By the way, who are WE, really?
My point in taking this trip up the E75, as in my work in general, is to reflect upon us as a society. After all, a picture says more than 1,000 words—which is what moved me to become a photographer in the first place. But what does one actually intend to do with his or her photography as such? Every one of us who presses the shutter release faces this question the moment we present a picture in public for the first time. And the camera function on a mobile phone asks us the same thing—after all, Facebook is public. As is the bulletin board in the kitchen or at the office.
You don’t need to provide an explicit answer to the question of “What do I intend with my photography as such?” But you do answer it implicitly with your first post on the Internet, on your bulletin board, or with your first exhibition. So do I want to show that I’ve mastered my camera, that I’m a great photographer? Do I want to show all the things I’m constantly experiencing? Or do I want to show…?
The list of possible approaches goes on forever, and one’s personal answer will include the overlapping of several such possibilities. I, too, answered the question implicitly with my first publications, and I only gradually began to consciously realize just what my approach is. It eventually became clear to me that I have a very good talent for observation. And I’d like to use it to look at us as a society and share my observations with you.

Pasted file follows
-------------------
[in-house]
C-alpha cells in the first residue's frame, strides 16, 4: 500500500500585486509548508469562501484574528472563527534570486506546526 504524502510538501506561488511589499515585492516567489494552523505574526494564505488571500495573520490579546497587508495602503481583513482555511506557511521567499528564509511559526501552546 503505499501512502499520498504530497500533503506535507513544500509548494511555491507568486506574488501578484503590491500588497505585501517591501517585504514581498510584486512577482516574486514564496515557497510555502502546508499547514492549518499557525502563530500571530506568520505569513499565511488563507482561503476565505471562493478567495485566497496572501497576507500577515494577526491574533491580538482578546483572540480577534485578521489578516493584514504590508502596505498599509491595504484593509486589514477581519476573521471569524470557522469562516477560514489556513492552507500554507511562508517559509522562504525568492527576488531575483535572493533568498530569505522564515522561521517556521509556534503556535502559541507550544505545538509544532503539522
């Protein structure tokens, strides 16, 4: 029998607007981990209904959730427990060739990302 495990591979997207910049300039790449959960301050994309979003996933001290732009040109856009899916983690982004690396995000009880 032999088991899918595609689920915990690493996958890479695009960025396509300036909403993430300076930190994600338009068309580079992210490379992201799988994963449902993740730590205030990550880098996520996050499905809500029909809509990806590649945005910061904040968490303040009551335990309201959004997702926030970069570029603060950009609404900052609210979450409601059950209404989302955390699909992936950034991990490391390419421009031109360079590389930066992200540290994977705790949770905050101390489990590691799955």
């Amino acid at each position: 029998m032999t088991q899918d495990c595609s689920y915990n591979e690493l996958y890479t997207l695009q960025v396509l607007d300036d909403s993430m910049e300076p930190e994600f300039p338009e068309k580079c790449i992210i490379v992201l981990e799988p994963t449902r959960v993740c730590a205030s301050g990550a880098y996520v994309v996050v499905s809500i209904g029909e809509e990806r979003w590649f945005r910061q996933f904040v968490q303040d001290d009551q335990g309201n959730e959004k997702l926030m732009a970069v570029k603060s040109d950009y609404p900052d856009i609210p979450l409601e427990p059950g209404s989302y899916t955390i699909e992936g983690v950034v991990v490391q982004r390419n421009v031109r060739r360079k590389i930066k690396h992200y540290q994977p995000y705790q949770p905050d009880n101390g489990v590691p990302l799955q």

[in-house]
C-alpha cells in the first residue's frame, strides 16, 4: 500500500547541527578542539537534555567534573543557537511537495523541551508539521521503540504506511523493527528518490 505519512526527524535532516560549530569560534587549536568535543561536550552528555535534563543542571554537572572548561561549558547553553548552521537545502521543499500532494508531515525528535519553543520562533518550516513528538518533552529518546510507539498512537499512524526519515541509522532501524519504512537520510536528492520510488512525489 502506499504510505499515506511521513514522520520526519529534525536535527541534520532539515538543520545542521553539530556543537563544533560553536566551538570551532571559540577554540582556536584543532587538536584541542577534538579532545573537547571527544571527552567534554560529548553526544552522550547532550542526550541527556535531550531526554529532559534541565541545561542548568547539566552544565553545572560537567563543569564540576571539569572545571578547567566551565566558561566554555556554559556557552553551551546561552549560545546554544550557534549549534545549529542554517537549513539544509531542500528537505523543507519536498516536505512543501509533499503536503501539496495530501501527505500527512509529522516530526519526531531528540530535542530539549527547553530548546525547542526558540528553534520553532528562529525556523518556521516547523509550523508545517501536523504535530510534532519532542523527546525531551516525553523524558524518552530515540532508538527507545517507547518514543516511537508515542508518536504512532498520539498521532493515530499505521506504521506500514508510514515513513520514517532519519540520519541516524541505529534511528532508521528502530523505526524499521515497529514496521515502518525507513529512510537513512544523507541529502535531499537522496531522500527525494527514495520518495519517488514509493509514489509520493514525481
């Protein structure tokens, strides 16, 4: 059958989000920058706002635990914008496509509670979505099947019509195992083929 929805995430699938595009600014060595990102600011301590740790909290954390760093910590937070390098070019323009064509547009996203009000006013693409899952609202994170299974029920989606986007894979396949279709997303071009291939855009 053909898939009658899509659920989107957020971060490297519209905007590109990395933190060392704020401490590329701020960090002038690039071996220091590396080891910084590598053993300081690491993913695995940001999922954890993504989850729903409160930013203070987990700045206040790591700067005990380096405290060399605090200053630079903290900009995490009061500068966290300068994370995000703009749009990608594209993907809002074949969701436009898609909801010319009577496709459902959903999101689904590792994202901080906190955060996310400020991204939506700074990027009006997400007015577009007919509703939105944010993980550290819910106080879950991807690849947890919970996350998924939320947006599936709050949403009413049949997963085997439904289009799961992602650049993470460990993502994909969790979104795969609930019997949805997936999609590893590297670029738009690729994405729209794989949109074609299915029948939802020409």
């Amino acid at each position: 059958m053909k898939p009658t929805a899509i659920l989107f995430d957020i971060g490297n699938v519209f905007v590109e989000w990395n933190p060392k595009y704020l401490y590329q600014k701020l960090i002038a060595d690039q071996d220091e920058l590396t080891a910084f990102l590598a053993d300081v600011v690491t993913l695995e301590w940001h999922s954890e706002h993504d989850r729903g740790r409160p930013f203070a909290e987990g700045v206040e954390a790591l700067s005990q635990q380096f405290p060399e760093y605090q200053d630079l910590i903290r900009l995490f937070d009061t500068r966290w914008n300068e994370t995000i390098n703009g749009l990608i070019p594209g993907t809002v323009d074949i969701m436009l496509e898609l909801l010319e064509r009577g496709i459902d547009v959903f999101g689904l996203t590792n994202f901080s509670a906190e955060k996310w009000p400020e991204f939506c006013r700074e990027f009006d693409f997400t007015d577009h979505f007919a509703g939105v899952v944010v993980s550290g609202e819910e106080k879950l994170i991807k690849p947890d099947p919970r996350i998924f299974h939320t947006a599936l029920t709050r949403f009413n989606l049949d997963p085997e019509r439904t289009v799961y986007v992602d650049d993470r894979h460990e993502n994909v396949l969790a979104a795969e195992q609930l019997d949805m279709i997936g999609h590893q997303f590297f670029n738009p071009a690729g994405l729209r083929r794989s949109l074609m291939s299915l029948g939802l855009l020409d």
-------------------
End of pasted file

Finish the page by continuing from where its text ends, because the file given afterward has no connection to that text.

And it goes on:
What are the people doing here, on this picture of the pier?
This scene isn’t staged. Strange it may seem, but just as familiar it is. It shows us something about ourselves. It also shows a space that we’ve created. The entire spatiality of this picture, with the exception of the sky, is man-made: the pier, the arrangement of benches, the miniature lighthouse. A lighthouse always stands for orientation, allowing us to cross the seas without running up on the rocks. And we human beings spared no effort in designing a whole system of them, building a thousand and countless thousands of these towers and keeping them running. That’s a statement about ourselves—a statement about what’s important to us, about where we invest our strength and energy. This lighthouse is a manifestation of a societal decision, of a decision by us … just like the pier, the benches, and this entire situation here. All that and more takes place in this picture. Not that I’m conscious of it all at the point in time when I take such a picture, but I do feel how WE are somehow present—and so I press the release. A scene full of idiosyncrasy and matter-of-factness: that’s US.
So on this trip up the E75, I’m once again concerned with reflecting upon us as a society. In lots of respects. Which is why I’m writing about observations here that intersect with such reflection. While picture may say more than 1,000 words, words can describe things that pictures can’t quite capture. So text and image complement one another— yet another reason for this blog.